The authors of the Post article might respond that I’m citing some relatively obscure data and studies here, where they relied on prominent statistics and reports. But that’s why a good reporter will access expert sources from a variety of perspectives, to find out which statistics make sense and which might be misleading or outright incorrect. As it stands, the Post authors cite only sources that agree with their gloom-and-doom view of the U.S. retirement system, left-leaning sources like Teresa Ghilarducci of the New School and the union-affiliated Economic Policy Institute.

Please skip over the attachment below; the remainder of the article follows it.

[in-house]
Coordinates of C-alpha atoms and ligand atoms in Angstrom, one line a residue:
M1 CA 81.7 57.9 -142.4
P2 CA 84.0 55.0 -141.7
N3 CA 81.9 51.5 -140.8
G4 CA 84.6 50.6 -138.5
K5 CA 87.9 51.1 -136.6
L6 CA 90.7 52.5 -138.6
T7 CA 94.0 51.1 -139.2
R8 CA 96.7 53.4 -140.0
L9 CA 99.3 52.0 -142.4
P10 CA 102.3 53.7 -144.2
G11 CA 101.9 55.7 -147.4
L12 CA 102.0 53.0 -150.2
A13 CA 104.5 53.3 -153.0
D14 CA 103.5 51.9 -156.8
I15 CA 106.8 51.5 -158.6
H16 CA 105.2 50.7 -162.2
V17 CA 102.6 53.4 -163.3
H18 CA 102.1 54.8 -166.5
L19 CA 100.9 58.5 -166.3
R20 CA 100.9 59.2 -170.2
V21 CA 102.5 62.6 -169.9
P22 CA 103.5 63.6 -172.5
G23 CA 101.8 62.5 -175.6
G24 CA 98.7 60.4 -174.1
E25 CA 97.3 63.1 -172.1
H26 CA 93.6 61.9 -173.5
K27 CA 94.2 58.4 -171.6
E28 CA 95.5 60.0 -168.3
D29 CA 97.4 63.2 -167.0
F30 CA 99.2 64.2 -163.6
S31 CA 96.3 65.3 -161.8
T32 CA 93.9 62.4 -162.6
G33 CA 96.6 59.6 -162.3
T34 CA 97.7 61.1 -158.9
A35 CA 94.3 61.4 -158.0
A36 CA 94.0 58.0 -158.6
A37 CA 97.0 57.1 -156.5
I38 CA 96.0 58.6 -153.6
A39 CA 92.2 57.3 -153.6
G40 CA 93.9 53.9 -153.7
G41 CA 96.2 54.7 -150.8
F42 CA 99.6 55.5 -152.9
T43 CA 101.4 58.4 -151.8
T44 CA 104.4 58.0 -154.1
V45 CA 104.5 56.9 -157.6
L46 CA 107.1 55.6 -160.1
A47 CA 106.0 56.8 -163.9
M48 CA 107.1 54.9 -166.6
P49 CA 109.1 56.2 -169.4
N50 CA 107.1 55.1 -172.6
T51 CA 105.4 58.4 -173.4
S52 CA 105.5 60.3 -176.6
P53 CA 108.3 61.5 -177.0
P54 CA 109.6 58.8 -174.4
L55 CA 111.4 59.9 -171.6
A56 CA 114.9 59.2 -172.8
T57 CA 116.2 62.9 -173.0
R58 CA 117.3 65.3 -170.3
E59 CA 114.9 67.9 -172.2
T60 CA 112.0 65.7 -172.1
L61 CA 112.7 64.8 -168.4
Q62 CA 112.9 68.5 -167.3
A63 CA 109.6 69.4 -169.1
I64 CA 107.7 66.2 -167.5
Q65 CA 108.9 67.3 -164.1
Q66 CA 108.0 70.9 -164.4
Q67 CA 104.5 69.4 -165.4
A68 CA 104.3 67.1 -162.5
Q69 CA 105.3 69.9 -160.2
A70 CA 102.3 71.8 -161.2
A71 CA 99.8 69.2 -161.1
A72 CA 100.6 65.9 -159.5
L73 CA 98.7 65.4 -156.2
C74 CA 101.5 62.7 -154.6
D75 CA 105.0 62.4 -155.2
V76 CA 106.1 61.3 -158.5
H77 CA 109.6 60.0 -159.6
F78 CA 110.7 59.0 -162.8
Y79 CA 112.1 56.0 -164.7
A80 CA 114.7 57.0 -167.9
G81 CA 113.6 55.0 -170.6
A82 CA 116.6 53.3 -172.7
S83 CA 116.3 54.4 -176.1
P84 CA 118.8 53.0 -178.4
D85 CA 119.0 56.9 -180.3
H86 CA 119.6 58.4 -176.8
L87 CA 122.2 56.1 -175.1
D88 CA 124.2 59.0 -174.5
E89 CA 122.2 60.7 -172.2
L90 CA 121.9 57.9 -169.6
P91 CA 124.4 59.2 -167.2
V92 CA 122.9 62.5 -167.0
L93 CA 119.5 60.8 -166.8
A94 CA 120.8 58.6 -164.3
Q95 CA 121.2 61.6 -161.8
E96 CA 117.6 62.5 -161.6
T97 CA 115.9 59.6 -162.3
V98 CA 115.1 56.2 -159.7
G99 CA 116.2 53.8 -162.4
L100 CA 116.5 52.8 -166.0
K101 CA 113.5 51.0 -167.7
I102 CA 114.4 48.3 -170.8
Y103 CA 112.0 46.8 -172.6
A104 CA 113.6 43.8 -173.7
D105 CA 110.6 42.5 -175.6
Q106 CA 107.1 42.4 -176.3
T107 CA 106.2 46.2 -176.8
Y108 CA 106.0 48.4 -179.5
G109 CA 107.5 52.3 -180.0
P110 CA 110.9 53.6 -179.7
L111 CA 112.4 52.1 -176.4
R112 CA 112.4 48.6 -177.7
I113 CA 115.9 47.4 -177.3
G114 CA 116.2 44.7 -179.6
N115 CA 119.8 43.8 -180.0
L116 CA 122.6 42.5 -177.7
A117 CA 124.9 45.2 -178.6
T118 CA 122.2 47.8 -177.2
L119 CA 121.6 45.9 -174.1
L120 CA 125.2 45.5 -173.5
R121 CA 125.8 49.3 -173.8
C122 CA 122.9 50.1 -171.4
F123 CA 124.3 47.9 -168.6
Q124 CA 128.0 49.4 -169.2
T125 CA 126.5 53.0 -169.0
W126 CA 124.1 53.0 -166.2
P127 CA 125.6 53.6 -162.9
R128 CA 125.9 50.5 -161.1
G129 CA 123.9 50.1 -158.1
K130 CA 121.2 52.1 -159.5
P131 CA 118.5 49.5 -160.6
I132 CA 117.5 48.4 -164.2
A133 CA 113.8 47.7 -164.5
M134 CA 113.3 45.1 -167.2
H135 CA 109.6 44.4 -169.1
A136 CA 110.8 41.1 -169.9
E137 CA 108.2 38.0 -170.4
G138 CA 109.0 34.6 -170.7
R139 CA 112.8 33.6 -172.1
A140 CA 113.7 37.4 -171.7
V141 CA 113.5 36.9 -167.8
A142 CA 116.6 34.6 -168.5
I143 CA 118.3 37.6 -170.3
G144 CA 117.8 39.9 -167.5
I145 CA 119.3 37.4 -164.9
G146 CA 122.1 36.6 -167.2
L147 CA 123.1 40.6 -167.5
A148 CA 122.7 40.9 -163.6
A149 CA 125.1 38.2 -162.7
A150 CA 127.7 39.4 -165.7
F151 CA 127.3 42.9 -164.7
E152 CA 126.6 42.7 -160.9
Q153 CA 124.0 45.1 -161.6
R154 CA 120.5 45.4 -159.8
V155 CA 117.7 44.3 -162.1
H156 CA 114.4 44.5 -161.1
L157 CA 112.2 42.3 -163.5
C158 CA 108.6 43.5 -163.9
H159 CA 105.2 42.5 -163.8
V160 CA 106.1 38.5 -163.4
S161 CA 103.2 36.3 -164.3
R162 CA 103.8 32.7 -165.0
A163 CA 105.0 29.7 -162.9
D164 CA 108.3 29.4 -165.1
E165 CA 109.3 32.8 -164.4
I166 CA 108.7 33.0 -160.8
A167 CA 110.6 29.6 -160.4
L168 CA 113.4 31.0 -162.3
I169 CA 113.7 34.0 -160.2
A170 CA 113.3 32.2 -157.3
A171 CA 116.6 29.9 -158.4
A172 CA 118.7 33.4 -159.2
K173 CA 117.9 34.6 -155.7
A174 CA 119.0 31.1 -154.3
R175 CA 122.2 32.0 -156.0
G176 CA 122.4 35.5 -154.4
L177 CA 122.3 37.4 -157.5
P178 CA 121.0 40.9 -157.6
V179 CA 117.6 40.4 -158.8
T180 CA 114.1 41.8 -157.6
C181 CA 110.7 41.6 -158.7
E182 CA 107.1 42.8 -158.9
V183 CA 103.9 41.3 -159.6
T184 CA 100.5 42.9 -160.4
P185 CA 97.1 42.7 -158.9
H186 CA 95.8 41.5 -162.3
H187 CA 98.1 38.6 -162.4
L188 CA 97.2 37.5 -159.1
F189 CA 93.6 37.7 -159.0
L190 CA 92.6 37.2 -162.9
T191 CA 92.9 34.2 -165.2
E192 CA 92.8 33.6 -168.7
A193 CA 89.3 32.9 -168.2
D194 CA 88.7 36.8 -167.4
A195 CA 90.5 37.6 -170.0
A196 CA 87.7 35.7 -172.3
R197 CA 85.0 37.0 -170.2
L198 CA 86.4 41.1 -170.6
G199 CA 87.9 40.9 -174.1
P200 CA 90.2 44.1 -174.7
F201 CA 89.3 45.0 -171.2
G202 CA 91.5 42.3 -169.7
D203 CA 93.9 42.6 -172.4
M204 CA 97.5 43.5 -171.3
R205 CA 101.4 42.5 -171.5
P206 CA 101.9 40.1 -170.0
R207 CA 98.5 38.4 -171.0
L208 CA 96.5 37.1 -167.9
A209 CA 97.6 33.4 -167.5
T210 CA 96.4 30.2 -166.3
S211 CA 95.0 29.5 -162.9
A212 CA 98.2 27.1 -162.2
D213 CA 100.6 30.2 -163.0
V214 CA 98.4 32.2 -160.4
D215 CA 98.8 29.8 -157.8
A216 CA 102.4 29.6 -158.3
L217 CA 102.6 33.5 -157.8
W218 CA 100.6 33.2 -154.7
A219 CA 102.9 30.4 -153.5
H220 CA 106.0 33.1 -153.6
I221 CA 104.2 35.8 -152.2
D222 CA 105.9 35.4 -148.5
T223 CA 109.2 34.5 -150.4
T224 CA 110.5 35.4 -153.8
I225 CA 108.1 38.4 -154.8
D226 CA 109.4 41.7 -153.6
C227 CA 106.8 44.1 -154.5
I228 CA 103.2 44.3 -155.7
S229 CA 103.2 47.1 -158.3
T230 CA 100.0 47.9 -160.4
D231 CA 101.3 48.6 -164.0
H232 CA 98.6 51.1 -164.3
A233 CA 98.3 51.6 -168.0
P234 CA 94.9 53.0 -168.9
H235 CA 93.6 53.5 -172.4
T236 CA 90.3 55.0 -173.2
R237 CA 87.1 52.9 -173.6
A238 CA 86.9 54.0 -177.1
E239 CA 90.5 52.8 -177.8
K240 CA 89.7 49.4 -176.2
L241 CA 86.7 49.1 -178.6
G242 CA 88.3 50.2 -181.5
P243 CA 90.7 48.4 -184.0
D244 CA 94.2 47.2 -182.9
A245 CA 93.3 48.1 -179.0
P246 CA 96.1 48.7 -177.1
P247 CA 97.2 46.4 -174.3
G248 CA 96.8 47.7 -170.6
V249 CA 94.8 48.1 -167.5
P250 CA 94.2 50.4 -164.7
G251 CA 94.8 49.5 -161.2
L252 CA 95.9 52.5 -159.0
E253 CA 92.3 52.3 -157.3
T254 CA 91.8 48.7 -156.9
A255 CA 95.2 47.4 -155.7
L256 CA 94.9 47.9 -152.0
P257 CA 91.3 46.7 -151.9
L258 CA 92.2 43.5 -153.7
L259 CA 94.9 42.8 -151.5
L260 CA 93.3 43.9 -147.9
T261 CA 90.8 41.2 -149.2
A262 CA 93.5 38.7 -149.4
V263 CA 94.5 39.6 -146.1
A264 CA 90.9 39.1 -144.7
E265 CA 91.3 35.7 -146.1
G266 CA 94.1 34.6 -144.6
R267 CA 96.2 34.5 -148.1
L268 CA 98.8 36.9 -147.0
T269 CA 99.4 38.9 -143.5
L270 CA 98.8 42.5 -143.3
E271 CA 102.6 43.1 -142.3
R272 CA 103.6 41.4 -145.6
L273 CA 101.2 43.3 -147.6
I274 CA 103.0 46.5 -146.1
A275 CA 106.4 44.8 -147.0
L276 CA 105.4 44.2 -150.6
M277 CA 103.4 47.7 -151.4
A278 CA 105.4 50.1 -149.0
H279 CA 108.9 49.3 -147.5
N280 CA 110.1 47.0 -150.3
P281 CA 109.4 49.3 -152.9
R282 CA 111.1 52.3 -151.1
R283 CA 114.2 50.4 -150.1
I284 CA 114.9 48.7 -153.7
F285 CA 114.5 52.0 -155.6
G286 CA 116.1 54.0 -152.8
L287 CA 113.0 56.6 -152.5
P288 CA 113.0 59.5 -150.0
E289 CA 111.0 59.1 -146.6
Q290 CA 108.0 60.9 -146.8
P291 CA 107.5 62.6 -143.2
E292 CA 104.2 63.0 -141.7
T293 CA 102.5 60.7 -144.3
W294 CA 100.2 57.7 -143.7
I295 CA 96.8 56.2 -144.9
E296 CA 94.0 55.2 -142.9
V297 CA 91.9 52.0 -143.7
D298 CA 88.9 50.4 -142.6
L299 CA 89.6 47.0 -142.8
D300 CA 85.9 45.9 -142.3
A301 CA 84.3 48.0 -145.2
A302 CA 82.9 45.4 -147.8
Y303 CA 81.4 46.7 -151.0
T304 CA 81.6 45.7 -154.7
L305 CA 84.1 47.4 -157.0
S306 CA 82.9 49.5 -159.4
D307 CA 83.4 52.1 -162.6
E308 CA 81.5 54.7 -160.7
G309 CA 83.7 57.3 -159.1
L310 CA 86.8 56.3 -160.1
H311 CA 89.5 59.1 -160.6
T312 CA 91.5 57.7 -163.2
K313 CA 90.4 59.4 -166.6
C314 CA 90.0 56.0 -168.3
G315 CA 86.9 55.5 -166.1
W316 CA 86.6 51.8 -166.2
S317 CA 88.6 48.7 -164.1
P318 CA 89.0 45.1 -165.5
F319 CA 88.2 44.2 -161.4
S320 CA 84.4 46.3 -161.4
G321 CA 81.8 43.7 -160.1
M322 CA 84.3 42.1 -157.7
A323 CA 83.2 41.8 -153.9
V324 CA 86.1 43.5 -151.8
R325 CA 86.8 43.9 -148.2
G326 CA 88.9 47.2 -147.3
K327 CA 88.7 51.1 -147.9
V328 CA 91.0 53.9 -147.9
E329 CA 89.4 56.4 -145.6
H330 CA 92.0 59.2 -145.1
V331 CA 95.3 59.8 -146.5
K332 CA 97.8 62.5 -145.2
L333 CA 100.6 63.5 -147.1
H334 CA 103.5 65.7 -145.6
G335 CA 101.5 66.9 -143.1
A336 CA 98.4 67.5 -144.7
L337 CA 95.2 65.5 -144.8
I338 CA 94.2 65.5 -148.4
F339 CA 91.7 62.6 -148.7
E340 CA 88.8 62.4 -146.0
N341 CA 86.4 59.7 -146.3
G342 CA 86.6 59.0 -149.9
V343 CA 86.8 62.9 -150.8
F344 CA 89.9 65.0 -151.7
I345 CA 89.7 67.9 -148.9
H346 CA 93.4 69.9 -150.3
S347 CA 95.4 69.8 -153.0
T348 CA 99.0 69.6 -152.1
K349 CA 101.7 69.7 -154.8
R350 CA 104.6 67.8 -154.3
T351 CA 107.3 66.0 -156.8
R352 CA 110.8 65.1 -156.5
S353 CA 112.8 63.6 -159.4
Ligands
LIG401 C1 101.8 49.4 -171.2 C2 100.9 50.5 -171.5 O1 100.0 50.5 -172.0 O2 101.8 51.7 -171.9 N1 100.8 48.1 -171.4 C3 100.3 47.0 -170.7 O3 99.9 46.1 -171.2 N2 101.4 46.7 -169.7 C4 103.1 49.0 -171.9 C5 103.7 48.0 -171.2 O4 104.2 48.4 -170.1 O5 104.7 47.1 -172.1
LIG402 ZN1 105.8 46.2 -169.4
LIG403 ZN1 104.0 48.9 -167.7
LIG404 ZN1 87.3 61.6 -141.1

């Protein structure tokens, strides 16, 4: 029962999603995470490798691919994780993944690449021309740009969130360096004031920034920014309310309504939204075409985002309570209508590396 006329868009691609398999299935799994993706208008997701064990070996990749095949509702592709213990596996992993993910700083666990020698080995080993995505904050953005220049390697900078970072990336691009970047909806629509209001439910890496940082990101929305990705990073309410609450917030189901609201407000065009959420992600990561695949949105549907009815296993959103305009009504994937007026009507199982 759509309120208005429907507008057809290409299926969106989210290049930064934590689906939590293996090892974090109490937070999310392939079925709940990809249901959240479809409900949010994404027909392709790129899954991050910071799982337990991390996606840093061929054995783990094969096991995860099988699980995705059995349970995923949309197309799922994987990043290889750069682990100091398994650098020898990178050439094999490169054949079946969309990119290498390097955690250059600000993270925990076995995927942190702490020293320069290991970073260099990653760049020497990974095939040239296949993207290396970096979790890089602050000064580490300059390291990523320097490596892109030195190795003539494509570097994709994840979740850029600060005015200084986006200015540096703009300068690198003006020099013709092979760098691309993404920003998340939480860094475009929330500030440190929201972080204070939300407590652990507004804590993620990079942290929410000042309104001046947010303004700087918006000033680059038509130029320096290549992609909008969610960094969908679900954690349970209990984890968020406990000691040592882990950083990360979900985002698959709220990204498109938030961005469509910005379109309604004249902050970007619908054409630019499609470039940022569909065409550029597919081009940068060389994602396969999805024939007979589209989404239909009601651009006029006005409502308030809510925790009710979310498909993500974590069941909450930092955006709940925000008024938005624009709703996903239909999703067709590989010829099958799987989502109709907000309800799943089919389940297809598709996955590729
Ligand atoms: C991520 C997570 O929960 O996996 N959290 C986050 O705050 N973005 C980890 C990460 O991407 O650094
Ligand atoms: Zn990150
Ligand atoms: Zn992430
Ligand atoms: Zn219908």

None of this is to say that the retirees highlighted by the Post don’t deserve both our sympathy and the concern of policymakers. But in a news articles, individual examples should be chosen to illustrate broader points that are supported by data. And the Post doesn’t do that. The American retirement system is far from perfect, but a lot of things are going in the right direction — including for the low-income Americans that the Post focuses on. The article’s authors seem ignorant of nearly all of them.